Fred White, one of the two drummers for soul group Earth Wind & Fire during the most successful decade in its history, 1974-84, died Monday at age 67. No cause of death was given.
White was part of a family legacy at the ensemble’s core, as the brother of Verdine White and half-brother of Maurice White. Although long since departed from the group, in 2000 he was inducted with other core members into the Rock and Roll Hall of Fame.
Besides playing on classic EWF albums starting with “That’s the Way of the World” in 1975 on through “Electric Universe” in 1983, White also played drums on 1970s albums by artists including Little Feat, Donny Hathaway, the Emotions and Deniece Williams.
The death was announced by Verdine White on Instagram. “Dearest Family Friends and Fans….. Our family is saddened today with the loss of an amazing and talented family member, our beloved brother Frederick Eugene ‘Freddie’ White,” wrote Verdine. “He joins our brothers Maurice, Monte and Ronald in heaven and is now drumming with the angels! Child protégé, member of the EWF ORIGINAL 9, with gold records at the young age of 16 years old! He was brother number 4 in the family lineup. But more than that at home and beyond he was the wonderful bro that was always entertaining and delightfully mischievous!”
Continued Verdine White in his post, “And we could always count on him to make a seemingly bad situation more light hearted! He will live in our hearts forever, rest in power beloved Freddie!! We thank you all for your love, blessings and support at this time. Soar high baby bro, we love you to the shining [stars] and back!”
Some other musical giants weighed in with responses on Verdine’s post. “Sending my love and deepest condolences to you and the family,” wrote Lenny Kravitz. “I was blessed to have been in his presence and blessed to have been influenced by him. A true king. Rest in power.” Wrote Nile Rodgers, “Deepest condolences, love and respect.” “Love,” responded Questlove, simply.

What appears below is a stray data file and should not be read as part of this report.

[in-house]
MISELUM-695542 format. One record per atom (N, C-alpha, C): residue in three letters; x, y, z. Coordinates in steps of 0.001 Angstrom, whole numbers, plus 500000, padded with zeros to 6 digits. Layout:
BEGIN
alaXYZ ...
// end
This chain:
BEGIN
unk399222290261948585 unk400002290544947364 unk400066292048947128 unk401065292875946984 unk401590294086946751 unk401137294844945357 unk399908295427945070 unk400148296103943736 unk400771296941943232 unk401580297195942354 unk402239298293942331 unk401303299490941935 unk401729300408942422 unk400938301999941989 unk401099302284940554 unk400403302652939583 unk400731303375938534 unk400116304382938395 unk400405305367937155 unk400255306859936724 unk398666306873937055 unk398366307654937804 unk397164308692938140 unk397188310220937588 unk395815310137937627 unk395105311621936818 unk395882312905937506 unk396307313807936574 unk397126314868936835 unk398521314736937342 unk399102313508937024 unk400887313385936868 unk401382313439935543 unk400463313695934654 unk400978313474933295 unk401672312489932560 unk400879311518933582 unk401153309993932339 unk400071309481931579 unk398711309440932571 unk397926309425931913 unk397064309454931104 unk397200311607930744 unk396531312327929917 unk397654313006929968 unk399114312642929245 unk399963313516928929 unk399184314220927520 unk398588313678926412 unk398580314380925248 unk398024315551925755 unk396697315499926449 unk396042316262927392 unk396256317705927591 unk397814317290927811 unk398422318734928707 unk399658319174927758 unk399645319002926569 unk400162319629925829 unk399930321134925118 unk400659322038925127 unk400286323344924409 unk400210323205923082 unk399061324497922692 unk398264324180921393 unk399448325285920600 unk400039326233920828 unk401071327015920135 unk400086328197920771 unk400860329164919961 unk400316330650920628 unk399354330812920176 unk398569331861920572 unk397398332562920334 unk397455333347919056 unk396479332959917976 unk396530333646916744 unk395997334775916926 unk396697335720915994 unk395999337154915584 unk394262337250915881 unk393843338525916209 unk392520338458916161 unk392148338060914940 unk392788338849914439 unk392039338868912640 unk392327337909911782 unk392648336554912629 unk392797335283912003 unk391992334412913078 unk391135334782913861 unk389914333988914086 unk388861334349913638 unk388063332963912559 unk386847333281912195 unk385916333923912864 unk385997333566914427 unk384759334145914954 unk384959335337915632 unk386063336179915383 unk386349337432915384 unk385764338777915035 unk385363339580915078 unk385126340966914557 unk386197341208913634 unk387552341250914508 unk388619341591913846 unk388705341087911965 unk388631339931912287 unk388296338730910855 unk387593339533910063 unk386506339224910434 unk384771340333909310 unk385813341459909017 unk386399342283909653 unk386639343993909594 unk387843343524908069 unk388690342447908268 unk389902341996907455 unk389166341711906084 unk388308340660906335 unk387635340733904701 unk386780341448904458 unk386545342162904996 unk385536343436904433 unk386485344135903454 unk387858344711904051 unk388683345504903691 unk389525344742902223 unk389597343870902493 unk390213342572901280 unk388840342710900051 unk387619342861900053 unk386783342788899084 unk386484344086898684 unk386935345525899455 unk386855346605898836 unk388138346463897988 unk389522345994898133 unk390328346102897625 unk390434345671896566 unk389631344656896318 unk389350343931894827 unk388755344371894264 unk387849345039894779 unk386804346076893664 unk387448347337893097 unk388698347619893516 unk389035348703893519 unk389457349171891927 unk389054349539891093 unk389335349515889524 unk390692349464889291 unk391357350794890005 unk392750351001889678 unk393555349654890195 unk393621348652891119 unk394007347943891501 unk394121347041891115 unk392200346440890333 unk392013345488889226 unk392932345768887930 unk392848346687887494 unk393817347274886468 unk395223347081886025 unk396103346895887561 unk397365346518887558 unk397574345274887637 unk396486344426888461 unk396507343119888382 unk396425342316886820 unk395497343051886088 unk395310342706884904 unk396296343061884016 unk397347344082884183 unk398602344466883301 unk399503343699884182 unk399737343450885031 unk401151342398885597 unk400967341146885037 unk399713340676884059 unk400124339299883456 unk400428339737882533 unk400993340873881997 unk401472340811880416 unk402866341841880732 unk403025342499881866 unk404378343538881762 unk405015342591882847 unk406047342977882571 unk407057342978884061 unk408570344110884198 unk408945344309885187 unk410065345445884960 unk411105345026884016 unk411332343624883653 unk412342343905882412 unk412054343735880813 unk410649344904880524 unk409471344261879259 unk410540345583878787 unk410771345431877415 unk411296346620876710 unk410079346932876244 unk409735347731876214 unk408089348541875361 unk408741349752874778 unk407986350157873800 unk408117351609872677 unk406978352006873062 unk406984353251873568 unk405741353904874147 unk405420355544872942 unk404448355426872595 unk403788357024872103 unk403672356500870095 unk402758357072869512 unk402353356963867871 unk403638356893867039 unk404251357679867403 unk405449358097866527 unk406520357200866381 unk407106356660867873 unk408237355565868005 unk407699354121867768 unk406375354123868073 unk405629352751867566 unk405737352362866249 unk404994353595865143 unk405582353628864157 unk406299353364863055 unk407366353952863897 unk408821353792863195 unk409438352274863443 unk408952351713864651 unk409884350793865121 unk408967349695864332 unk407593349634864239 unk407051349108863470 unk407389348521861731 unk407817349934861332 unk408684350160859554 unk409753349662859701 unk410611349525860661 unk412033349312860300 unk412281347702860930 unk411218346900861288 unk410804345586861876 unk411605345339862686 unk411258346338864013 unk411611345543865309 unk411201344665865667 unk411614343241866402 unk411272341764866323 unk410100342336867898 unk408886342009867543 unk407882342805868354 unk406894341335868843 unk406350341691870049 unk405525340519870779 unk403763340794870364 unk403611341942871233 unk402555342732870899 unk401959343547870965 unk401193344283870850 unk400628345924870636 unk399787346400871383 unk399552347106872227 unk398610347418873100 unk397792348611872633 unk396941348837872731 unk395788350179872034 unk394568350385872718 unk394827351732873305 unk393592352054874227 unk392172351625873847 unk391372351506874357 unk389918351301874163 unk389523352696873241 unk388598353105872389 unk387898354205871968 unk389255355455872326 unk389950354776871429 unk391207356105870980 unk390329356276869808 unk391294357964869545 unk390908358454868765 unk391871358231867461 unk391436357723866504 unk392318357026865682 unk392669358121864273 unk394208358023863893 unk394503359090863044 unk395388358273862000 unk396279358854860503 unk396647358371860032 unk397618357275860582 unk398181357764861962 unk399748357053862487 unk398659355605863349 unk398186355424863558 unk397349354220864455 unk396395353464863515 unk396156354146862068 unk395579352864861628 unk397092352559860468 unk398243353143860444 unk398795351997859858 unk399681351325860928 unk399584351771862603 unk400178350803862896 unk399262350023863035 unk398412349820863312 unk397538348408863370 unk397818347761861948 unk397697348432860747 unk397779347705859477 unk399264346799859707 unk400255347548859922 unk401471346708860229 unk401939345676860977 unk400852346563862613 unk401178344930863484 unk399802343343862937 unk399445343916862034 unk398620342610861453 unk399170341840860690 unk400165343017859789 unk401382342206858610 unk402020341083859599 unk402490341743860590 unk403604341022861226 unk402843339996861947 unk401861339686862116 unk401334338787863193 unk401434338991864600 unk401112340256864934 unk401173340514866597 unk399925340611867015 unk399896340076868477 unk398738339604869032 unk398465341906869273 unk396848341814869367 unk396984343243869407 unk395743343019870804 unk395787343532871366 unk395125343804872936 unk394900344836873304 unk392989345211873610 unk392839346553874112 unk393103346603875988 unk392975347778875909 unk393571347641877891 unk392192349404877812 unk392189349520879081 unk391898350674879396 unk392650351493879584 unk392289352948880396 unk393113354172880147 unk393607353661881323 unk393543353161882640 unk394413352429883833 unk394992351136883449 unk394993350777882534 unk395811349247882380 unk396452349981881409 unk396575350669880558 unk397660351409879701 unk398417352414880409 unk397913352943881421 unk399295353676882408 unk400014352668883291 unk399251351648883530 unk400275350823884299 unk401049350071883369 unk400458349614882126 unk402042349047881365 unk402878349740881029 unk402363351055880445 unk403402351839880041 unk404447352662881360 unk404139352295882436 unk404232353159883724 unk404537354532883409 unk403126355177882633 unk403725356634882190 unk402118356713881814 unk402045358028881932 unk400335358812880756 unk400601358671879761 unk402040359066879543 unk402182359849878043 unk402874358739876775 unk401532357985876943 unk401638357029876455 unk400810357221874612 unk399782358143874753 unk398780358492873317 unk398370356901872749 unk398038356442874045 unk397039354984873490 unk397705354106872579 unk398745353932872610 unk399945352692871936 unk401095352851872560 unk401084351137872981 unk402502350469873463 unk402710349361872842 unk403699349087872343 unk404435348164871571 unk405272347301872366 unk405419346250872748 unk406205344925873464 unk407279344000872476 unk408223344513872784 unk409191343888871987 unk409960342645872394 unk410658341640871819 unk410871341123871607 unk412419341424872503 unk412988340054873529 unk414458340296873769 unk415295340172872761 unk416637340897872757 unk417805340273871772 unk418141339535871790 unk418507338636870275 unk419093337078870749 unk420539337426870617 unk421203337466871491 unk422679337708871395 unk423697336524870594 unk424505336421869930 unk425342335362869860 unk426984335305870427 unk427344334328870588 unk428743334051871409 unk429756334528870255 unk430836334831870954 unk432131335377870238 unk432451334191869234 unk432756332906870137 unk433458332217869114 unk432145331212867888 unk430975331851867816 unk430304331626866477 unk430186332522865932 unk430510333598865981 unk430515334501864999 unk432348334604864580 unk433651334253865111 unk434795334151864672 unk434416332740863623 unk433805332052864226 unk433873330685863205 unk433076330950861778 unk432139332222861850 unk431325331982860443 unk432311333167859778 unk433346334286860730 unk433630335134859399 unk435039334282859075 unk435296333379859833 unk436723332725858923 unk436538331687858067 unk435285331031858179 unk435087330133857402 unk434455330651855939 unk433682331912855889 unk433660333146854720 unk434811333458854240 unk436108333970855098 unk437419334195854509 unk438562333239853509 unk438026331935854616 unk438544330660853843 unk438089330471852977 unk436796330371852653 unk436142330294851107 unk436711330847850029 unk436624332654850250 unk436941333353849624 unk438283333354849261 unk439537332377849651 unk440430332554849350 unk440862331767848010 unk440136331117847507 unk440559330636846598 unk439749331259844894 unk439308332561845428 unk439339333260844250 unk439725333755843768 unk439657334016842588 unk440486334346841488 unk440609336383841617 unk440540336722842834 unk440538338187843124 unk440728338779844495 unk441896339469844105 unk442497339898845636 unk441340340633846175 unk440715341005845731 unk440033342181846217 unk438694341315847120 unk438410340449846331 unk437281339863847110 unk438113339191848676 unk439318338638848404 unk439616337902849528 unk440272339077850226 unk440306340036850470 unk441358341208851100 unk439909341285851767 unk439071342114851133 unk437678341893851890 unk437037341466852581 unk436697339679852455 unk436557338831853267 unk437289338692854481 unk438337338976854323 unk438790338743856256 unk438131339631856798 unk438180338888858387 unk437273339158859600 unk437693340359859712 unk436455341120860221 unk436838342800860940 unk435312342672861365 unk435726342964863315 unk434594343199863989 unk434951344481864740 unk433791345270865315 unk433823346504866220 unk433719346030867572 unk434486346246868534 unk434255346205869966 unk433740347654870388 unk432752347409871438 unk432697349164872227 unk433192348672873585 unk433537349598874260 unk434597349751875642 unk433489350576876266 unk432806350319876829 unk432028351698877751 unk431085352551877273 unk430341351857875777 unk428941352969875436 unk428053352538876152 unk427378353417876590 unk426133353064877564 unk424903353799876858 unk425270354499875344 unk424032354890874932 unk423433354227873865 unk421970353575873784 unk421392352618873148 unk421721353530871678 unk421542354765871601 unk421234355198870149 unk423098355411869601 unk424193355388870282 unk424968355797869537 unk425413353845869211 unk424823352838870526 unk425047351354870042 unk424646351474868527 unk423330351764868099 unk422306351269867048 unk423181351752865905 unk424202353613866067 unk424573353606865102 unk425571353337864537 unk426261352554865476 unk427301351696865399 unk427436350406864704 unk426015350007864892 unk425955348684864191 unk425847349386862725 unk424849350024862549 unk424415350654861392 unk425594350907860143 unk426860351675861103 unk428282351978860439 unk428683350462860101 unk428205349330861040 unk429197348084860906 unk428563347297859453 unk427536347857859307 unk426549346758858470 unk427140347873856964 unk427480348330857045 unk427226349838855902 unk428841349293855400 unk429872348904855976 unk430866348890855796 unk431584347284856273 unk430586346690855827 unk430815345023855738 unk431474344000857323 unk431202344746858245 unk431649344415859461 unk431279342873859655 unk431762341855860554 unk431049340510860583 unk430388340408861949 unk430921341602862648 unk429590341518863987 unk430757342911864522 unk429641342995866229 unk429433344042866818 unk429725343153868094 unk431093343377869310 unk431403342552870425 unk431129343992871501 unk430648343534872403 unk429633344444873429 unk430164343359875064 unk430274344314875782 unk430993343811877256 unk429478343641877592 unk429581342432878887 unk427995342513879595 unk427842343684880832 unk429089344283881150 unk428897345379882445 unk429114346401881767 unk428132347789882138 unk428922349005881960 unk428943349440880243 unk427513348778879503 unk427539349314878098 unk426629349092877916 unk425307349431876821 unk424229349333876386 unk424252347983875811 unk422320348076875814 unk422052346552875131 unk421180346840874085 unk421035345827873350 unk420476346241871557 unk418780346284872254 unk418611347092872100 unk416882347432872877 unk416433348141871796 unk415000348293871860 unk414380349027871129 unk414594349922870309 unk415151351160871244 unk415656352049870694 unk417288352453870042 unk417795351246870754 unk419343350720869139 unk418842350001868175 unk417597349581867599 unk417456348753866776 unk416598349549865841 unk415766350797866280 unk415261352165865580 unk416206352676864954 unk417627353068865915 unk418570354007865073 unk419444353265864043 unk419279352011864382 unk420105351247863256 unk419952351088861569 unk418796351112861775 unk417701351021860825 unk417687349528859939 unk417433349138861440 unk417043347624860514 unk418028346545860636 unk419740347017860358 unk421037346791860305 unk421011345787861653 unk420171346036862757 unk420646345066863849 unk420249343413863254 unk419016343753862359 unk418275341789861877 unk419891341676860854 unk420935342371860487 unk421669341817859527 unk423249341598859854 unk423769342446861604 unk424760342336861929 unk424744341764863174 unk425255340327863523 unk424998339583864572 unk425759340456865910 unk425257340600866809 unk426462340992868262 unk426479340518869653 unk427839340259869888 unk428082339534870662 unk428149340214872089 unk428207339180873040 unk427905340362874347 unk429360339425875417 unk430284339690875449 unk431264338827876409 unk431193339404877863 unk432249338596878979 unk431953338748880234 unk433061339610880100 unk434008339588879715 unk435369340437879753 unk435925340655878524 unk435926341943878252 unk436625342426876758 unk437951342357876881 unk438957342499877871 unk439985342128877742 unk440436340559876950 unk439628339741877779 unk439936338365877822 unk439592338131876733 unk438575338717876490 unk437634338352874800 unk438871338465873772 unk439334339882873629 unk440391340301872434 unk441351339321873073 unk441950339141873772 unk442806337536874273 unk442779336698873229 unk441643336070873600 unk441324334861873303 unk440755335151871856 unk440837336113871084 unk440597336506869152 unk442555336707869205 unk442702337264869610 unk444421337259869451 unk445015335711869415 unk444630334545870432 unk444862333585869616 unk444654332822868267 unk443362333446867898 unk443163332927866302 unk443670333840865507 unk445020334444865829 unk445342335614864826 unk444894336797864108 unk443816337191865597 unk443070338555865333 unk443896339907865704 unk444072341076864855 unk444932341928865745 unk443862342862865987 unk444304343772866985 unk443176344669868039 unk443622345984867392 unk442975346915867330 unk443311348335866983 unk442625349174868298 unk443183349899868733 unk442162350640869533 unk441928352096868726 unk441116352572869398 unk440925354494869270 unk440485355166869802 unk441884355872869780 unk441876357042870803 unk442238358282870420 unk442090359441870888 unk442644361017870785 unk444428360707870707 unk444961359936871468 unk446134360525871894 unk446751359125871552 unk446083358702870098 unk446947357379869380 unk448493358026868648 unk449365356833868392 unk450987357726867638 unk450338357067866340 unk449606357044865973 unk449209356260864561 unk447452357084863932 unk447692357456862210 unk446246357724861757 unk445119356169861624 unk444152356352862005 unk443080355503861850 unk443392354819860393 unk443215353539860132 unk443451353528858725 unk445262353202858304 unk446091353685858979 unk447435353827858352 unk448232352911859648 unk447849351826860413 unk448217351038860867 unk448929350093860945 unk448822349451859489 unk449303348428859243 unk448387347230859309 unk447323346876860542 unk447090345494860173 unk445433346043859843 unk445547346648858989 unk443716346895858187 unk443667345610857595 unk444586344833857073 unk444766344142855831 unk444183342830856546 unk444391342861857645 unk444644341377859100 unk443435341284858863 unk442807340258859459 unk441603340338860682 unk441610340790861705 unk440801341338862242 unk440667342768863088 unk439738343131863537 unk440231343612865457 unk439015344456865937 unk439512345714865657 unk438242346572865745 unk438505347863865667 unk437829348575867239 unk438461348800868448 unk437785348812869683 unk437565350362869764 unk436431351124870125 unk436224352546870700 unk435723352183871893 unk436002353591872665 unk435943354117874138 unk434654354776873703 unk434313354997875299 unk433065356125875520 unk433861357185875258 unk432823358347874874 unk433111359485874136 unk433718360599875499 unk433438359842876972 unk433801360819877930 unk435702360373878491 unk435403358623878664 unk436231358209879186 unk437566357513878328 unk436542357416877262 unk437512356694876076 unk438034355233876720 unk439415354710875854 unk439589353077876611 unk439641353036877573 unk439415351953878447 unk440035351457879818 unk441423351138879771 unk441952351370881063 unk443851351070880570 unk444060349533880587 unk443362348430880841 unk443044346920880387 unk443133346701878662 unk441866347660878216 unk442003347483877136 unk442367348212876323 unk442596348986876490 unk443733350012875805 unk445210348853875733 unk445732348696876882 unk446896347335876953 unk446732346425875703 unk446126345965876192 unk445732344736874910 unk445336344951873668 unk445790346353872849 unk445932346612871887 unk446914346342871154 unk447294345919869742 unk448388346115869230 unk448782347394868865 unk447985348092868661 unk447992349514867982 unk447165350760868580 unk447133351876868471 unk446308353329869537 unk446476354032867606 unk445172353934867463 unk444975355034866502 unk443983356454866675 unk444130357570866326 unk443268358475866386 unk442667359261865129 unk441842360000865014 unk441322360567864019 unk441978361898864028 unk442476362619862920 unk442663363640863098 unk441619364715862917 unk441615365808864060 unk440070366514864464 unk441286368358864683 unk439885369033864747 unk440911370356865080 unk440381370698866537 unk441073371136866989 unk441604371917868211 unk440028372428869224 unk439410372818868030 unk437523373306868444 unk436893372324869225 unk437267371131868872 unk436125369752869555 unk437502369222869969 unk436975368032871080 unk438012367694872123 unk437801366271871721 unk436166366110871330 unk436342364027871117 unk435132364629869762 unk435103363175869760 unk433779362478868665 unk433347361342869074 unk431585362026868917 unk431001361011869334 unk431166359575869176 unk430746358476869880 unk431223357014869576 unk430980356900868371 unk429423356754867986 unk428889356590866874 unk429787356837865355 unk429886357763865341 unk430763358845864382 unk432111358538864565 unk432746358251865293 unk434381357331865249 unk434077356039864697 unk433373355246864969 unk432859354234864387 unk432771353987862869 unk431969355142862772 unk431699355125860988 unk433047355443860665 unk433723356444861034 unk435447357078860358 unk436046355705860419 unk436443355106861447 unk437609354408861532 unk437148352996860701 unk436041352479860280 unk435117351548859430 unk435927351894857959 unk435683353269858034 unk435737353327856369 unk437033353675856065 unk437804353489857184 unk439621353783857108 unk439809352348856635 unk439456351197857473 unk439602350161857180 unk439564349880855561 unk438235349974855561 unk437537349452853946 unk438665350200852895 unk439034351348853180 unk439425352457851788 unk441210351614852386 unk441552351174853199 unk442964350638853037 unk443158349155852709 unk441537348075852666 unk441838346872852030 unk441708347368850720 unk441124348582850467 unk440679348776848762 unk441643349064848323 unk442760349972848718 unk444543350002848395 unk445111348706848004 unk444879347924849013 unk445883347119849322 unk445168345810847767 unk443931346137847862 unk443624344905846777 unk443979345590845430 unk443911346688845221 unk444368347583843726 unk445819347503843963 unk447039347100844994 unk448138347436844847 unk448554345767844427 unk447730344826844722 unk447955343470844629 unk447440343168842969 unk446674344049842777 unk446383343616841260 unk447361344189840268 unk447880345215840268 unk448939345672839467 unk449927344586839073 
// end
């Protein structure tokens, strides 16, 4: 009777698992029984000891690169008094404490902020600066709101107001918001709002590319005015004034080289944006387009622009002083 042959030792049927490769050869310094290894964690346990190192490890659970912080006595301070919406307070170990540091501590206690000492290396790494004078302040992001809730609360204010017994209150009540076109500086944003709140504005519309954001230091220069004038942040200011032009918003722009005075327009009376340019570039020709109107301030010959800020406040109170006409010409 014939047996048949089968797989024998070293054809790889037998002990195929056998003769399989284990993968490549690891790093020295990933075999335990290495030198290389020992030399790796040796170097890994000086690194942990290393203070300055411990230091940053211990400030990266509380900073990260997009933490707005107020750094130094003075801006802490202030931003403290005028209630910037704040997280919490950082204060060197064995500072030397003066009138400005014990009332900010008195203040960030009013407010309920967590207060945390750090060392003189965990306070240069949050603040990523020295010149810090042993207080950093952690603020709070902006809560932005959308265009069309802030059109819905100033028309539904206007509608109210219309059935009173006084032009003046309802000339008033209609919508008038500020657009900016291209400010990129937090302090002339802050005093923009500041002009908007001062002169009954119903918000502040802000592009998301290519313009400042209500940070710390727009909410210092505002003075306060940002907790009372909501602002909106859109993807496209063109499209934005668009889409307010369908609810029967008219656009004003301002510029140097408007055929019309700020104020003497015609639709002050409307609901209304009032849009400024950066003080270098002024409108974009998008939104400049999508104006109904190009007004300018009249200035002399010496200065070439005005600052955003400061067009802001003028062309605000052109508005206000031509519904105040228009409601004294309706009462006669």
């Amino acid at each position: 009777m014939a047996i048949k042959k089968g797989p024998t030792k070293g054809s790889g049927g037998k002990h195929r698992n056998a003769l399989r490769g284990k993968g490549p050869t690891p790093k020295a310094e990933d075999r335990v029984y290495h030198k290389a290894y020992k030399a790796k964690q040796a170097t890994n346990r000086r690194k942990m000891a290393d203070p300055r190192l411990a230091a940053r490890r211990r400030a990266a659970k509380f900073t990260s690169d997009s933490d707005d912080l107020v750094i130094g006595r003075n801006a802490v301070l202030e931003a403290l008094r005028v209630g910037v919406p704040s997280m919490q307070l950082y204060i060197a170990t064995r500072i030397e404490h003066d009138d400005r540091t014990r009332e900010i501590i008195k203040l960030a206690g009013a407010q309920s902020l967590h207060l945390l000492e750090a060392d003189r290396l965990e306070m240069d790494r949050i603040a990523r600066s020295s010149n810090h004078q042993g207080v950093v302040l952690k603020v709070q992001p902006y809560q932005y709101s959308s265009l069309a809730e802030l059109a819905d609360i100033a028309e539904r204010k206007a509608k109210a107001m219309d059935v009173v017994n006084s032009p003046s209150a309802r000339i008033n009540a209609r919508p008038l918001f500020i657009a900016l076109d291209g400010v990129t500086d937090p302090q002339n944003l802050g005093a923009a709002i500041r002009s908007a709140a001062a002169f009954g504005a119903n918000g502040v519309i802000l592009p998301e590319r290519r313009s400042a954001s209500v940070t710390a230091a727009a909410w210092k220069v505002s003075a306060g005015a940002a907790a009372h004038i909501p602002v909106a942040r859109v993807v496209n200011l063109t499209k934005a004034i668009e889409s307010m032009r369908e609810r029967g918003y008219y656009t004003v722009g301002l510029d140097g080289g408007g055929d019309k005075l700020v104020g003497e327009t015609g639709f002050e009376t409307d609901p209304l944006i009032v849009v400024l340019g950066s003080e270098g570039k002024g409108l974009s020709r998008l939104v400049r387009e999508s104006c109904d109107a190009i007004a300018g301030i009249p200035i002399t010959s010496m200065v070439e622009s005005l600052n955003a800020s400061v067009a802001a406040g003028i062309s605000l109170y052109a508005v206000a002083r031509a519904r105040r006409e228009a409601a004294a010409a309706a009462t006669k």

The current edition of Earth Wind & Fire includes three members from the classic ’70s lineup: Verdine White on bass, Philip Bailey on vocals and Ralph Johnson on drums and percussion. Maurice White, the band’s leader, died in 2016. Another member from that key period, sax player Andrew Woolfolk, died in April 2022.
Johnson shared drumming duties with Fred White during their decade-long tenure in the band together. “Having two drummers onstage was key to the band’s big sound,” wrote Drum magazine.
Given Fred White’s young age compared to the band’s longevity, it may come as no surprise that the drummer entered music full-time as a teenager, meeting Hathaway at 15 and going on tour with him. That stint resulted in White’s presence on “Donny Hathaway Live,” considered one of the essential live albums of the soul era, before he ever joined his brothers in EWF.
On Instagram, the official EWF account shared a video of White doing a drum solo “during our performance of ‘Runnin’,’ during our Tour of the World in 1979, at Rockpalast in Essen, Germany. Rest in love.” Beneath that initial post, Verdine White apologized for having it serve as the first announcement of his brother’s death. “Friends and fans, sorry this information was posted before I could make an official statement,” wrote Verdine there. “Yes we’re all grieving the loss especially Fred’s family. Thank you for your love, blessings and condolences.”
Hard as it is to believe, given the enduring popularity of so many of the band’s songs, only one of their hits, “Shinin’ Star,” went to No. 1 on the Billboard Hot 100. But eight of their singles topped the R&B chart, including “September” and the Beatles cover “Got to Get You Into My Life,” both in 1978. Among their other top 10 singles on the Hot 100 were the 1979 hits “Boogie Wonderland” (No. 6) and “After the Love is Gone” (No. 2). “September,” which only reached No. 8 on the Hot 100, has been certified six-times platinum, by far their biggest-selling single.